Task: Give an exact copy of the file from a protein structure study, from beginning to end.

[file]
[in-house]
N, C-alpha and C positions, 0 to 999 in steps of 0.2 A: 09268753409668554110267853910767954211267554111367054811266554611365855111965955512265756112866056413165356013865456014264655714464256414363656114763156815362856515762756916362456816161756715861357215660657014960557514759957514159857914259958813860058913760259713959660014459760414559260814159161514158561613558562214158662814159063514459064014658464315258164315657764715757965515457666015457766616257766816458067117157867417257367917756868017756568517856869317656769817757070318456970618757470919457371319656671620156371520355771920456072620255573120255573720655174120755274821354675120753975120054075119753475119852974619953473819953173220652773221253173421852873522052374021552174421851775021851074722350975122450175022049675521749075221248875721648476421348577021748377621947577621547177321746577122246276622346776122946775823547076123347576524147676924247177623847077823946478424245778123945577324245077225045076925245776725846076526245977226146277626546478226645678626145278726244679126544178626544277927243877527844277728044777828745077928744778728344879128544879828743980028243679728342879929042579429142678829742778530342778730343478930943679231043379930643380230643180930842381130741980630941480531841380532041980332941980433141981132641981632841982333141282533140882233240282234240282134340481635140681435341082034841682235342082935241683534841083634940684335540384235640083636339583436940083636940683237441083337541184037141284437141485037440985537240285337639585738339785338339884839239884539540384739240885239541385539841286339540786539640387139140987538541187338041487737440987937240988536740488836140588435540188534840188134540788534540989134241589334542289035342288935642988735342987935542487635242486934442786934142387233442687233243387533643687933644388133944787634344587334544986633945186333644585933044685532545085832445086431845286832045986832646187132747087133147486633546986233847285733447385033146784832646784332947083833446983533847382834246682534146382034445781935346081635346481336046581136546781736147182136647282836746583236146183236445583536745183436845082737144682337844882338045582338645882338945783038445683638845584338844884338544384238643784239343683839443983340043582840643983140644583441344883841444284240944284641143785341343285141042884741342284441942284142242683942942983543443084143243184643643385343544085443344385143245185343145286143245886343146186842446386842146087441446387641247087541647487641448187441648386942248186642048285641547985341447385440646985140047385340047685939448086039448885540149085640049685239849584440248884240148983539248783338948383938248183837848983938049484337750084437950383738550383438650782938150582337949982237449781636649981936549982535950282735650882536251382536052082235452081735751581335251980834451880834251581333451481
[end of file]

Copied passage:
[in-house]
N, C-alpha and C positions, 0 to 999 in steps of 0.2 A: 09268753409668554110267853910767954211267554111367054811266554611365855111965955512265756112866056413165356013865456014264655714464256414363656114763156815362856515762756916362456816161756715861357215660657014960557514759957514159857914259958813860058913760259713959660014459760414559260814159161514158561613558562214158662814159063514459064014658464315258164315657764715757965515457666015457766616257766816458067117157867417257367917756868017756568517856869317656769817757070318456970618757470919457371319656671620156371520355771920456072620255573120255573720655174120755274821354675120753975120054075119753475119852974619953473819953173220652773221253173421852873522052374021552174421851775021851074722350975122450175022049675521749075221248875721648476421348577021748377621947577621547177321746577122246276622346776122946775823547076123347576524147676924247177623847077823946478424245778123945577324245077225045076925245776725846076526245977226146277626546478226645678626145278726244679126544178626544277927243877527844277728044777828745077928744778728344879128544879828743980028243679728342879929042579429142678829742778530342778730343478930943679231043379930643380230643180930842381130741980630941480531841380532041980332941980433141981132641981632841982333141282533140882233240282234240282134340481635140681435341082034841682235342082935241683534841083634940684335540384235640083636339583436940083636940683237441083337541184037141284437141485037440985537240285337639585738339785338339884839239884539540384739240885239541385539841286339540786539640387139140987538541187338041487737440987937240988536740488836140588435540188534840188134540788534540989134241589334542289035342288935642988735342987935542487635242486934442786934142387233442687233243387533643687933644388133944787634344587334544986633945186333644585933044685532545085832445086431845286832045986832646187132747087133147486633546986233847285733447385033146784832646784332947083833446983533847382834246682534146382034445781935346081635346481336046581136546781736147182136647282836746583236146183236445583536745183436845082737144682337844882338045582338645882338945783038445683638845584338844884338544384238643784239343683839443983340043582840643983140644583441344883841444284240944284641143785341343285141042884741342284441942284142242683942942983543443084143243184643643385343544085443344385143245185343145286143245886343146186842446386842146087441446387641247087541647487641448187441648386942248186642048285641547985341447385440646985140047385340047685939448086039448885540149085640049685239849584440248884240148983539248783338948383938248183837848983938049484337750084437950383738550383438650782938150582337949982237449781636649981936549982535950282735650882536251382536052082235452081735751581335251980834451880834251581333451481